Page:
Is that a Thing? All Llama, No Drama
by Dylan Miller and Gina Zammit
Have you heard the expression that a dog is a man’s best friend? Although that’s true, dogs are apparently sharing that spotlight with another animal—miniature llamas. If your title and name isn’t Llama Mama A.J. Collier, who leads llama hikes out of Rowanwood Farms in Newtown, CT, chances are you’ve gone months or even years without thinking of llamas once, and you’re about to finally find what’s been missing in your life.
“The llamas love walking,” A.J. explained. “It’s what they’ve been bred for over the course of 6,000 years. They all have their own personalities, but they are also naturally caring. They are one of the few animals that will defend another animal to the death—they will trample an attacking coyote but they will be your dog’s best friend. You really couldn’t find a better hiking companion.”
Can we all honestly say our friends would defend us to the death in the woods, should it come to it? Well, for just $50 you can spend an hour with such a friend and get a taste for what has driven A.J.’s lifetime passion. She runs Connecticut’s only mini llama hiking adventure company. The hikes are offered year-round (pending any severe weather conditions) and take place at Sticks and Stones Farm, a sprawling 60-acre nature space and retreat center in Newtown.
If you’re like me, your knowledge of llamas has come primarily from movies like Napolean Dynamite, pop culture references, and a vague understanding of their Peruvian roots. Aware that most are not enlightened about this magical animal, A.J. requires all participants to attend a “Llama 101” course before their first hike. While it’s impossible for me to impart to you what was bestowed on me during this class, here are some highlights.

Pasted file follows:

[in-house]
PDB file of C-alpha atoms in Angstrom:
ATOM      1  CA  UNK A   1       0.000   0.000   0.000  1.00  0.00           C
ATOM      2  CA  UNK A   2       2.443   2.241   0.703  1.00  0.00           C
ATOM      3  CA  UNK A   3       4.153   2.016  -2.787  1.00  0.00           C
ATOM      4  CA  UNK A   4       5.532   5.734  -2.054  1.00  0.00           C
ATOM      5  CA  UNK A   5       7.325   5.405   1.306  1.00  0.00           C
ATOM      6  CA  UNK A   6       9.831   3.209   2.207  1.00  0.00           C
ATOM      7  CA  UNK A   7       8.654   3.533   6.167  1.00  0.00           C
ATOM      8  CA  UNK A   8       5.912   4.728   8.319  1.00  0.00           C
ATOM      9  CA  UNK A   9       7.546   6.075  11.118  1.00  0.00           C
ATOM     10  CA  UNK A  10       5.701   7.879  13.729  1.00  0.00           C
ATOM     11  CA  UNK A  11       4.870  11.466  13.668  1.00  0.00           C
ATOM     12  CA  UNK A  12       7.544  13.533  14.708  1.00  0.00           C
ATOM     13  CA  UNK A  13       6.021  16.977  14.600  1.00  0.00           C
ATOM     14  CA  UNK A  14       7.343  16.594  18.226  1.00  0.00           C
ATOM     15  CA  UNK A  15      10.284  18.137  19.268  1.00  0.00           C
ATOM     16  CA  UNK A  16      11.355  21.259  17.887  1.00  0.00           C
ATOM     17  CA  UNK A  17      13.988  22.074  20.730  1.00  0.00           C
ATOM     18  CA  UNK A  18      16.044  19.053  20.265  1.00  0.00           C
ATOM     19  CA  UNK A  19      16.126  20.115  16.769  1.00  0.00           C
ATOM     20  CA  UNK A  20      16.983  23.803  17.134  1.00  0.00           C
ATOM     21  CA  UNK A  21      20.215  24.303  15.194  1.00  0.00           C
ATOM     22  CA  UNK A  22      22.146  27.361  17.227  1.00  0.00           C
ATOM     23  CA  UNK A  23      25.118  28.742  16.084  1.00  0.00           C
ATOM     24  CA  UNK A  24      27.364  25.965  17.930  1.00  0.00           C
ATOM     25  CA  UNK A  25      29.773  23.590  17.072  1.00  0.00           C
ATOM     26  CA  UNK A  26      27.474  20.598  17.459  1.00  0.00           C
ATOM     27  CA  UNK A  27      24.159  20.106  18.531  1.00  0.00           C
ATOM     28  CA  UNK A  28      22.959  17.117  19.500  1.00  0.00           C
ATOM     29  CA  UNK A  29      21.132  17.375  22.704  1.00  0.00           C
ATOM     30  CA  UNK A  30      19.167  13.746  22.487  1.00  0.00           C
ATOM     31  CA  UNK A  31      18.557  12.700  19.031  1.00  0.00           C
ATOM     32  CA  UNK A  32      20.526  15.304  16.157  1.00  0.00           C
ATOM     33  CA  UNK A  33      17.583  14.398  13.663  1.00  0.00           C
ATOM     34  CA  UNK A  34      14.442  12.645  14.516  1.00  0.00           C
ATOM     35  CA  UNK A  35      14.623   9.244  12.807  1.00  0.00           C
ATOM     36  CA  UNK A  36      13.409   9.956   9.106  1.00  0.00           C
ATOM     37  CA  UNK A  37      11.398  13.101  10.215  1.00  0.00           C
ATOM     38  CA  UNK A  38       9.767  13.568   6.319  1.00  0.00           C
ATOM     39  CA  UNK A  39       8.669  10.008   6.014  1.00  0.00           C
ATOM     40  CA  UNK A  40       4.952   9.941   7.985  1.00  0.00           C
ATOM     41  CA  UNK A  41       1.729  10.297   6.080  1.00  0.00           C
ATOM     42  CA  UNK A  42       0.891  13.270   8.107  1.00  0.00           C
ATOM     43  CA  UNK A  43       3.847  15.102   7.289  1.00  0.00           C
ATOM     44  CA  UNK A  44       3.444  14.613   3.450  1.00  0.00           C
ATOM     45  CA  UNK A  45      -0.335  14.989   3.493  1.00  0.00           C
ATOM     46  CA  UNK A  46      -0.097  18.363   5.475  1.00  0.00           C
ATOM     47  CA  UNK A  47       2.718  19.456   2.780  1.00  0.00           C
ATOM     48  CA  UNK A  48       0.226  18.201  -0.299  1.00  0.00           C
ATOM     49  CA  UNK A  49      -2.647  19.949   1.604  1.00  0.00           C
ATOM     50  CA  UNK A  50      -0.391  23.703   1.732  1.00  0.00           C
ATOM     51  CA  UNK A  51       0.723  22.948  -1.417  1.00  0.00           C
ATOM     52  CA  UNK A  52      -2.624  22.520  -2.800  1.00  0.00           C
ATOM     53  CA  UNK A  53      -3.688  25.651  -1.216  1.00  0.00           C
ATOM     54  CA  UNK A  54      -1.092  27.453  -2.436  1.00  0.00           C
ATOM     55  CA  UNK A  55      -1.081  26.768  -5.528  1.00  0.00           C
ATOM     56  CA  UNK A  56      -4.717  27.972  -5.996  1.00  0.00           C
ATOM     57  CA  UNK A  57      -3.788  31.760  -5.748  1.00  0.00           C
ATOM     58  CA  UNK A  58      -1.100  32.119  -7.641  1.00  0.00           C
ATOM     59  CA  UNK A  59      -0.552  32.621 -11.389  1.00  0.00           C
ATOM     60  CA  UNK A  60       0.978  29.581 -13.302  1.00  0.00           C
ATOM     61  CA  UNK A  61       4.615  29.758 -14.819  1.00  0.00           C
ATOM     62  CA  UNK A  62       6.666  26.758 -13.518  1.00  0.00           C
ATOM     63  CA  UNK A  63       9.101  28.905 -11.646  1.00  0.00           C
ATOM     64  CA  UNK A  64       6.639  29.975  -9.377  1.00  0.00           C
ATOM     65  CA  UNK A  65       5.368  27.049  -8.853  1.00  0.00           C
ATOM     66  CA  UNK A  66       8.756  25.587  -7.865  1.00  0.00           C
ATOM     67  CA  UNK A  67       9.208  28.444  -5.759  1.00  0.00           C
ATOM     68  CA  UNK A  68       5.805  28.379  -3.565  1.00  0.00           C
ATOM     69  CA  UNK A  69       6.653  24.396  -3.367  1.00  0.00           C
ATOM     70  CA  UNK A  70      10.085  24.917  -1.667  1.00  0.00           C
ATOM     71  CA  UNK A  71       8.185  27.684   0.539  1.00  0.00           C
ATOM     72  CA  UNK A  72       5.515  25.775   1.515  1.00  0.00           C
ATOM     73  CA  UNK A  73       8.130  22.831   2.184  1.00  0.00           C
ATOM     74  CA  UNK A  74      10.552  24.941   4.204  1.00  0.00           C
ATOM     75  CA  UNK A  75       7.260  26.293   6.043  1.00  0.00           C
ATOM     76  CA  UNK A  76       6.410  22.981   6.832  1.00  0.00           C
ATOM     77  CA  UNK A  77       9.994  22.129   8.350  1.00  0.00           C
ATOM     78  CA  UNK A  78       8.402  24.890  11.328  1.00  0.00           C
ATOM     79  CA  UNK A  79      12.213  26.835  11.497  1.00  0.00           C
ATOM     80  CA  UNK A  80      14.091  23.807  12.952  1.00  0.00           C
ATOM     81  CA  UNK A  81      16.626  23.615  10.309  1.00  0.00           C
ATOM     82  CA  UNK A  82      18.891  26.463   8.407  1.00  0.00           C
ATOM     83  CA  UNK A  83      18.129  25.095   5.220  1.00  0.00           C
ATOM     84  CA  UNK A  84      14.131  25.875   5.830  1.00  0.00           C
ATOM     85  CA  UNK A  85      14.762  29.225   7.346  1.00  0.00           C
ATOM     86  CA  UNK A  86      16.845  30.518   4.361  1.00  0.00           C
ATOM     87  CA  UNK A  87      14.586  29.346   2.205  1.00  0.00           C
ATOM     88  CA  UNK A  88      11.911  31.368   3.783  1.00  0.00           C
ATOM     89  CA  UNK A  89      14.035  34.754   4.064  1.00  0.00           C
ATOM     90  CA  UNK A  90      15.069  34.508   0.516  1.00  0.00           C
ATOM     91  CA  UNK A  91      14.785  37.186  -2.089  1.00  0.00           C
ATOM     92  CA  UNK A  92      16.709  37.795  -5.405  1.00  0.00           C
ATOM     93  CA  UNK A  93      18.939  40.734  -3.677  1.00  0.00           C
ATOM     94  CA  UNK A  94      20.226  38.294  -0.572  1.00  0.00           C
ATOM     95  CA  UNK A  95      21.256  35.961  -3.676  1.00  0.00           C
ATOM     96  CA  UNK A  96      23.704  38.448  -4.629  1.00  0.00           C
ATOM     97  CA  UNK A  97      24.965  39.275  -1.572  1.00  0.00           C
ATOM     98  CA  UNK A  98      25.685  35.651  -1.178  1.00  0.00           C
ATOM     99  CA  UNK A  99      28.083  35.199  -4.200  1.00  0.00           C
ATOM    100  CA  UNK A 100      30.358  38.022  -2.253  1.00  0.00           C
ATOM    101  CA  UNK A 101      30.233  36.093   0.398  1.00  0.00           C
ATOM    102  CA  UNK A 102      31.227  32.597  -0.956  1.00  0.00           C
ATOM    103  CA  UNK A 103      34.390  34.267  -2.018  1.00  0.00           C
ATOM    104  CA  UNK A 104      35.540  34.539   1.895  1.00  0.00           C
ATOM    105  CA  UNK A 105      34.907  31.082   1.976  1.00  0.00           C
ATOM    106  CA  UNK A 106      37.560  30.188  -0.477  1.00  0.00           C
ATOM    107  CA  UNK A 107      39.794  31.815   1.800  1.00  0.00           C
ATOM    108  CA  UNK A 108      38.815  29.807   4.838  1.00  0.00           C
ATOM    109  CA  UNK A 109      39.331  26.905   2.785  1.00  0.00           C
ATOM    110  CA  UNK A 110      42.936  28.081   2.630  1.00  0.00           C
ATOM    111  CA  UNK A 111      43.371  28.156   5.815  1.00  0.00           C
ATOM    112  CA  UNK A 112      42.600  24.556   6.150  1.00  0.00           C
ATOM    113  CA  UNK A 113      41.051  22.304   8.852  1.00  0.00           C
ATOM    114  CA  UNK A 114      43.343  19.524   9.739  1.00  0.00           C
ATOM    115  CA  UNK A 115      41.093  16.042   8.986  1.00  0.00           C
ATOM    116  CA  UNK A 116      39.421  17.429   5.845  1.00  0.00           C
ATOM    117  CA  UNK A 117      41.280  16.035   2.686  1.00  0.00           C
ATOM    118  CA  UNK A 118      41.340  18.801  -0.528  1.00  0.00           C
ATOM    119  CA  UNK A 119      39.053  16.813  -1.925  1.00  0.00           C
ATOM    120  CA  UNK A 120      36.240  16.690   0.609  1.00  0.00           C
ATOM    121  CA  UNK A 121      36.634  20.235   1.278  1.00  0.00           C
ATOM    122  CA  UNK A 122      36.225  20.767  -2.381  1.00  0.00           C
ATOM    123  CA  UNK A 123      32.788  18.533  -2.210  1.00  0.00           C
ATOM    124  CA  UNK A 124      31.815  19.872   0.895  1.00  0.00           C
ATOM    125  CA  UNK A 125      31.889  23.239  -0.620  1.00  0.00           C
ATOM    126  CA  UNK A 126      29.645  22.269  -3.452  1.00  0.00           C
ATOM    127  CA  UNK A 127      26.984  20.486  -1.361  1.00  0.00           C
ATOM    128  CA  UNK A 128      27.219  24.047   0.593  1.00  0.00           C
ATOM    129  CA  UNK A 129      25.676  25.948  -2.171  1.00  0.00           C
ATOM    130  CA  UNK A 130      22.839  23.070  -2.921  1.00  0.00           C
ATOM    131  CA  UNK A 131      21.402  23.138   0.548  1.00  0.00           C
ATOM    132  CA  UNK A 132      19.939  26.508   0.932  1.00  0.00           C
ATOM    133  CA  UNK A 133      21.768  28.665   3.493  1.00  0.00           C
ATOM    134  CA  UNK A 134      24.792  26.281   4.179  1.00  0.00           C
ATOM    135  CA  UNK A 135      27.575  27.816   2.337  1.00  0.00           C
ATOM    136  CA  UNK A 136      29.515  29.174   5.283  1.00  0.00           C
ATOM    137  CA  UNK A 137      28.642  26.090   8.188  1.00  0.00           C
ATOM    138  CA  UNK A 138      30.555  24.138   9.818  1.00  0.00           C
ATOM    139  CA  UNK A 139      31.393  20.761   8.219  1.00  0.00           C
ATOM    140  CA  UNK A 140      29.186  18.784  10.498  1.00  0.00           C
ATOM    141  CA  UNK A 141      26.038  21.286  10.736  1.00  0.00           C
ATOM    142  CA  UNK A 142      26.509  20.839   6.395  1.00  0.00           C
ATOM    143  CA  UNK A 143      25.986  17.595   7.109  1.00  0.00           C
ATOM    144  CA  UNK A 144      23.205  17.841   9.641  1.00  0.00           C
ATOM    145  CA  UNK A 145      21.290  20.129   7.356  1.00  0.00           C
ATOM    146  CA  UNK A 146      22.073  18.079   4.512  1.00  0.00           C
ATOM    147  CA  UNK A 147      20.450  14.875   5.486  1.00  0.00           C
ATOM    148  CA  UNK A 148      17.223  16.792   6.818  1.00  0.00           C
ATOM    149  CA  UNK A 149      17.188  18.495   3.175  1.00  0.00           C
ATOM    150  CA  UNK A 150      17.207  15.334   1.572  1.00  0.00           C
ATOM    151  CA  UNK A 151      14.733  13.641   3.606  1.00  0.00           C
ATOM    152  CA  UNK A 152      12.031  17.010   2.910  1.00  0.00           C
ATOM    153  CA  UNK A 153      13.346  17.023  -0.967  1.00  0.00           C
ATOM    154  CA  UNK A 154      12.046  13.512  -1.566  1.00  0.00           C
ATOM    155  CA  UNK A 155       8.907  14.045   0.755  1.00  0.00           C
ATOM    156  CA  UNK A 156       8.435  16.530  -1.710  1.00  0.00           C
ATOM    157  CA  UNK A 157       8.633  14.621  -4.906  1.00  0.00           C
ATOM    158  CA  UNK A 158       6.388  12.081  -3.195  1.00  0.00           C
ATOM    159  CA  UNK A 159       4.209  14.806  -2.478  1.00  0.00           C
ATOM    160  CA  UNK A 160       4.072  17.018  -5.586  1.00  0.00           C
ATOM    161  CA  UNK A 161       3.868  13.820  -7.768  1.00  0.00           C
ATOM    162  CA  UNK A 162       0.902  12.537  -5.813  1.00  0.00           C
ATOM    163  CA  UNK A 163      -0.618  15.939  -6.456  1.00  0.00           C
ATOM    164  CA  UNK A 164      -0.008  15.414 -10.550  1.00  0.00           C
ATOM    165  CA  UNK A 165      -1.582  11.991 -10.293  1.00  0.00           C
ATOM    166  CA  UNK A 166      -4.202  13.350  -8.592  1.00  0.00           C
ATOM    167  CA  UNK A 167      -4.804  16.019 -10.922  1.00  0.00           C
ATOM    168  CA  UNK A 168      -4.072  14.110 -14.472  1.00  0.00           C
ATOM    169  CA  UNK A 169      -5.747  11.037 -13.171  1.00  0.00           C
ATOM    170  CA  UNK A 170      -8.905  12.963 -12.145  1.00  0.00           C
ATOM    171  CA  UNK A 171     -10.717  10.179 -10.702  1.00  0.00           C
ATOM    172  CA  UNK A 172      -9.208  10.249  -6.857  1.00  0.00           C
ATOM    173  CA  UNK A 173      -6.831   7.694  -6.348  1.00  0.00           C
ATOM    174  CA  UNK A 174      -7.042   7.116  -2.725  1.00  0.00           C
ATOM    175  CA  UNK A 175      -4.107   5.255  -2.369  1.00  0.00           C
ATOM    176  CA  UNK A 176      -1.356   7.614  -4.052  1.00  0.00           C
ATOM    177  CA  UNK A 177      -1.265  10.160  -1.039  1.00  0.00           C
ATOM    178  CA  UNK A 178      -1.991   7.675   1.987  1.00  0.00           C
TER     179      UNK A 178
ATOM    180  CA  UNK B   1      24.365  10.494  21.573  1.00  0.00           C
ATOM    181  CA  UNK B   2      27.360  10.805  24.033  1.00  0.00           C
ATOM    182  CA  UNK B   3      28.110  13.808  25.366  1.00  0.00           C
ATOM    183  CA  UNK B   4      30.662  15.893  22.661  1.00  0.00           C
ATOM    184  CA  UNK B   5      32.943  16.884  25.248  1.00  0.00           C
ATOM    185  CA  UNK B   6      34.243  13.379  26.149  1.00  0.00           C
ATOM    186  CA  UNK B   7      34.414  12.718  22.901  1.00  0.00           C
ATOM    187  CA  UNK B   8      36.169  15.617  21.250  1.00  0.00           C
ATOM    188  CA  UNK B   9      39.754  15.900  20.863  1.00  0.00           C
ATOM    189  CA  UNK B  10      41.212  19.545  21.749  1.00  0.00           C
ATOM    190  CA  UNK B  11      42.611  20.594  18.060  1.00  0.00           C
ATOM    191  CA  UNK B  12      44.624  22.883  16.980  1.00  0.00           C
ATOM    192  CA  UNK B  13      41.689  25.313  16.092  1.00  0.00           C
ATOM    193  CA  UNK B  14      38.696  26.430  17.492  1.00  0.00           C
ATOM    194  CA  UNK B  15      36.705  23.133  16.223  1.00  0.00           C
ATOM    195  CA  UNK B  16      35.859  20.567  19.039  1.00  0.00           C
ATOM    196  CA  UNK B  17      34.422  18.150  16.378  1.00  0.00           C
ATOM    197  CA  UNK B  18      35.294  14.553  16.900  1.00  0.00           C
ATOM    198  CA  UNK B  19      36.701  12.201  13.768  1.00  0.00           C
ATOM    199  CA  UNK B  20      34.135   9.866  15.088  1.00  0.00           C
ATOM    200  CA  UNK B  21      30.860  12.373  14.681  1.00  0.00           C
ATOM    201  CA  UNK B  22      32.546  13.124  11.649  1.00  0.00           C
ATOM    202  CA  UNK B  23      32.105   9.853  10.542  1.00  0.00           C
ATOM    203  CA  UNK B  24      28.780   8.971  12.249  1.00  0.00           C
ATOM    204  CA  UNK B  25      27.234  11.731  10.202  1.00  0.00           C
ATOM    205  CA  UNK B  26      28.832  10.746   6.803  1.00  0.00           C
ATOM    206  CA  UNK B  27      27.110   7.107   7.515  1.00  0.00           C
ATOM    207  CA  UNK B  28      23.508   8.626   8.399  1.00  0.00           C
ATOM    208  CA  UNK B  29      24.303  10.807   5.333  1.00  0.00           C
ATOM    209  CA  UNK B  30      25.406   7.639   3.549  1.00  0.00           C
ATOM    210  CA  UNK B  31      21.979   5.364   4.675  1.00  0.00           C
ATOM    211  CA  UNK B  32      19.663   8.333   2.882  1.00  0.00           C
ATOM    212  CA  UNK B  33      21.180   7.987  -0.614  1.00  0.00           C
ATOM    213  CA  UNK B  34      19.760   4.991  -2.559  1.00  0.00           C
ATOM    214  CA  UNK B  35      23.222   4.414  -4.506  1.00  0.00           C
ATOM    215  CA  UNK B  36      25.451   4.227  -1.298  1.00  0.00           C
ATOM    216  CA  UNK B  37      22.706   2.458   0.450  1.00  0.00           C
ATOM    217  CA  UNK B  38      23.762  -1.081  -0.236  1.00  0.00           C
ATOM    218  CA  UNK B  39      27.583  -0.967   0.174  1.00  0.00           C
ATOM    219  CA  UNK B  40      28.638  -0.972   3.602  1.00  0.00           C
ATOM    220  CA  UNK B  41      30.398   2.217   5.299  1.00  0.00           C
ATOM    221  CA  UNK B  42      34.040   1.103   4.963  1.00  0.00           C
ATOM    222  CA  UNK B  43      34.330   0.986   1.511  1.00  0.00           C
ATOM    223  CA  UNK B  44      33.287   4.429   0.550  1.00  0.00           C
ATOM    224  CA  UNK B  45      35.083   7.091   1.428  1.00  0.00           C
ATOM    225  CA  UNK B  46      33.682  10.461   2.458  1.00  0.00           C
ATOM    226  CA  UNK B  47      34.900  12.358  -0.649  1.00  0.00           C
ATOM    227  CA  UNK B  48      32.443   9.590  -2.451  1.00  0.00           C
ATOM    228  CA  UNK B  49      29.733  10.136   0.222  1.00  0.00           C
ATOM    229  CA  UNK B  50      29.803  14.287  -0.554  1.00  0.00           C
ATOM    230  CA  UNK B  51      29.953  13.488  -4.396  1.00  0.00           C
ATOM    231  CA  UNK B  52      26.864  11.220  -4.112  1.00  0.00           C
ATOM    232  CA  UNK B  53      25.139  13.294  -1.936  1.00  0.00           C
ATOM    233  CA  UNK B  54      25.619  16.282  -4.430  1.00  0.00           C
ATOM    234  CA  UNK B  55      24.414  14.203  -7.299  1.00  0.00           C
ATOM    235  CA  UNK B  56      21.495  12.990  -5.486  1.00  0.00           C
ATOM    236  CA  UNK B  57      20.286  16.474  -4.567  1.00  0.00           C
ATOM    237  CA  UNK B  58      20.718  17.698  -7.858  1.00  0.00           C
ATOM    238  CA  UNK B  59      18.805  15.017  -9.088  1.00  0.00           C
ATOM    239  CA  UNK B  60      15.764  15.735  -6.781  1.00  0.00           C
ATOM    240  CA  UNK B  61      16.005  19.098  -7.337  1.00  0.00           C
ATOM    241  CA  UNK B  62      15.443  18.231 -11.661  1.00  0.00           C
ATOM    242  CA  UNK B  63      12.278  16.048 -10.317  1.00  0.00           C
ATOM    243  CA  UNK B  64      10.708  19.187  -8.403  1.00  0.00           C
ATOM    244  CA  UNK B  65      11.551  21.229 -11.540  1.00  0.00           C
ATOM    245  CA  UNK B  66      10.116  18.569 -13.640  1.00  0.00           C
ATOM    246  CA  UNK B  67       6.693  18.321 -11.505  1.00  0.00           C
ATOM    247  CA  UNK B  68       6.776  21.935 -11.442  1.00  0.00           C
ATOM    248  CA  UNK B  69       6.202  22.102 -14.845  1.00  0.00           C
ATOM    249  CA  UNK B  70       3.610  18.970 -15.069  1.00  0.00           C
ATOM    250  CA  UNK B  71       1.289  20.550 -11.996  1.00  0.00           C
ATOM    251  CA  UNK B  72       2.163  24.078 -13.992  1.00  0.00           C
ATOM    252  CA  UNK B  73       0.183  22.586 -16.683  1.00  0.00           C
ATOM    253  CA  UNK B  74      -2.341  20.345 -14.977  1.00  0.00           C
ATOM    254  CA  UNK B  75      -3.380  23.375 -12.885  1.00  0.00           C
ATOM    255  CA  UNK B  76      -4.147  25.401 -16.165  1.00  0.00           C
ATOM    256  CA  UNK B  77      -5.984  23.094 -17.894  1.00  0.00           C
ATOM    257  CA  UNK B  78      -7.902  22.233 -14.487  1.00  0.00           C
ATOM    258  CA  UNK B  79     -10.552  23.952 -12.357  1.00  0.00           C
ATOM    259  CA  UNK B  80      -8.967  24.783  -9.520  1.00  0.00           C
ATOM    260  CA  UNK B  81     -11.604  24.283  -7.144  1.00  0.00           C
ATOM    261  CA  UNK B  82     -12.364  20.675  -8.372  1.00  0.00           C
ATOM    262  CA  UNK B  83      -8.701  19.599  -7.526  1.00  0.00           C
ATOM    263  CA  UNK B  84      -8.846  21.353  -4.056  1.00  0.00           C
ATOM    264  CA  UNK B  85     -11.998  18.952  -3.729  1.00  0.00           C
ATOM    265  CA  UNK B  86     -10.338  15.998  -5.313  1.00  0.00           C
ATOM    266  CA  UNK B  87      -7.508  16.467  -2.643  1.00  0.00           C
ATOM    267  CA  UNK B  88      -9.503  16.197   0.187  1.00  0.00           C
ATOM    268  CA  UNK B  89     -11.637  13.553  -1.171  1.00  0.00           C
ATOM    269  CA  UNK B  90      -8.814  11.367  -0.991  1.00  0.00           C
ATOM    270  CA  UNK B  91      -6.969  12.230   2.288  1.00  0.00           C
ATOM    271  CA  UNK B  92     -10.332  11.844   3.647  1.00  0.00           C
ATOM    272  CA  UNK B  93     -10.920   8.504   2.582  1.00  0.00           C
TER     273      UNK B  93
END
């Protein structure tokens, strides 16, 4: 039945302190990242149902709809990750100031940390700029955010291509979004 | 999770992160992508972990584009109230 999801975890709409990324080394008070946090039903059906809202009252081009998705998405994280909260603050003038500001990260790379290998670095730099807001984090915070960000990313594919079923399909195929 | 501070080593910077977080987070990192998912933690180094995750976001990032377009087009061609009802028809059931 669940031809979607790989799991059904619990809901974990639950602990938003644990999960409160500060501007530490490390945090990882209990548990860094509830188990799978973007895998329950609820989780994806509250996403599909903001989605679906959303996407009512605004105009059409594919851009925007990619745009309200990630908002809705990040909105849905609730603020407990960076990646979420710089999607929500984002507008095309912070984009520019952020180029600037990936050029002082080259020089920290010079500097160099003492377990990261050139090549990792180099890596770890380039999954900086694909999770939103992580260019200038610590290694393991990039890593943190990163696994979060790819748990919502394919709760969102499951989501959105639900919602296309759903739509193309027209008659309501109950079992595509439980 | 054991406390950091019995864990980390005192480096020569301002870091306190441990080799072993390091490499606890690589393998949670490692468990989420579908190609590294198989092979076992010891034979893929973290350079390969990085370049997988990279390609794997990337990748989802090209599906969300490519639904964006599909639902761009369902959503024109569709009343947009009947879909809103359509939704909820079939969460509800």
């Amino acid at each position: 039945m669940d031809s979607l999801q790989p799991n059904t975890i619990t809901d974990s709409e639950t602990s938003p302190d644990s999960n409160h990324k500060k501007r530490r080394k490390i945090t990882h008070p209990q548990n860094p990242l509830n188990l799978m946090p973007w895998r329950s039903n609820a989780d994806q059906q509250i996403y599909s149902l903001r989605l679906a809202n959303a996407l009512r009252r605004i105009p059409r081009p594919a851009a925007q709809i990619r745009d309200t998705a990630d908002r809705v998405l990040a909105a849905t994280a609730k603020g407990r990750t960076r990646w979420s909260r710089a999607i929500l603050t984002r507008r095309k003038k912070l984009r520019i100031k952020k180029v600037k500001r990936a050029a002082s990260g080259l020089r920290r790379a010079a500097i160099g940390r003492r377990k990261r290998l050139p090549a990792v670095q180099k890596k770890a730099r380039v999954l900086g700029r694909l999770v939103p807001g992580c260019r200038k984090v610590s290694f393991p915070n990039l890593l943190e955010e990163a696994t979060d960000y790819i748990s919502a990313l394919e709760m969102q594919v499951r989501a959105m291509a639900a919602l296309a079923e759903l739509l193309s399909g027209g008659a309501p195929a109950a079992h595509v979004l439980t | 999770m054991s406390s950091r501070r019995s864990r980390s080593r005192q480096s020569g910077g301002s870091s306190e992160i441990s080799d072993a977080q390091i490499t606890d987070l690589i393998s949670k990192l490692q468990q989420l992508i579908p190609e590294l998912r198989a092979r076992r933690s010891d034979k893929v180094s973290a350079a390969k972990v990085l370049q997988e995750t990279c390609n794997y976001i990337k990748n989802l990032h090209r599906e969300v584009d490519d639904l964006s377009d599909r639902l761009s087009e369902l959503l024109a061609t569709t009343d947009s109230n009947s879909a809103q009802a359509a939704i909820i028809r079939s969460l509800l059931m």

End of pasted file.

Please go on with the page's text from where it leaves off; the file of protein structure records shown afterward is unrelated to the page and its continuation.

• Male llamas have teeth like a T-Rex that they use for sparring, and make great watch animals.
• Llamas are exceptionally vulnerable to a parasite that normally inhabits white-tailed deer, which causes a fatal illness in llamas. Monthly Ivermectin shots are necessary to keep them safe.
• Llamas communicate by humming, and make a gargling noise—called an “orgle” when mating.
• They can be trained as therapy animals; professional comforters that work in hospitals, schools, and nursing homes.
After the class, participants stand in a Stonehenge-like circle with towering rock structures and stone statues, while the lady-llamas are introduced one-by-one and matched with their human hiking partner. When I went on the tour, I was surprised at how effortless it was to walk in tandem with my llama. At times it was easier than walking a dog. My llama partner seemed at peace just by being in nature and following the herd, and I felt my stress levels melt away the further we went along.
The hiking adventure lasts about an hour and half, and the majority of the time was spent soaking in the sights of the forest with my llama. There was a brief intermission for a bathroom break (for the llamas). These ladies are so well trained they knew exactly where and when to go, and watching people move out of the line of fire added a big dose of humor to the hike. Another fun fact, llama droppings attract butterflies!
The llamas also stop for a drink in the stream, and perhaps the occasionally dip! Llamas love swimming, and one llama loves it so much her friends call her the “Loch Ness Llama.” After passing the Sticks and Stones Farm center, and the mysterious Moss Mountain, hikers reluctantly make their way past the grove of cedar trees that was used by Native American woman as a healing center, and return back to the start to say goodbye to their new best friends.
When you come out of the forest—dazed and amazed—you only need to bring your head out of the clouds a little, because there is a pop-quiz on the material learned before the hike. If you get an answer correct, you get your very own llama certificate.
If you have little ones, you can still enjoy a llama experience without a hike. The Cria Crawl (cria meaning baby llama in Spanish) takes toddlers ages 3 and up and their parents on a tour of Rowanwood Farm. There is also a more advanced hike for llama adventure graduates.
Learn more at www.rowanwoodfarms.com •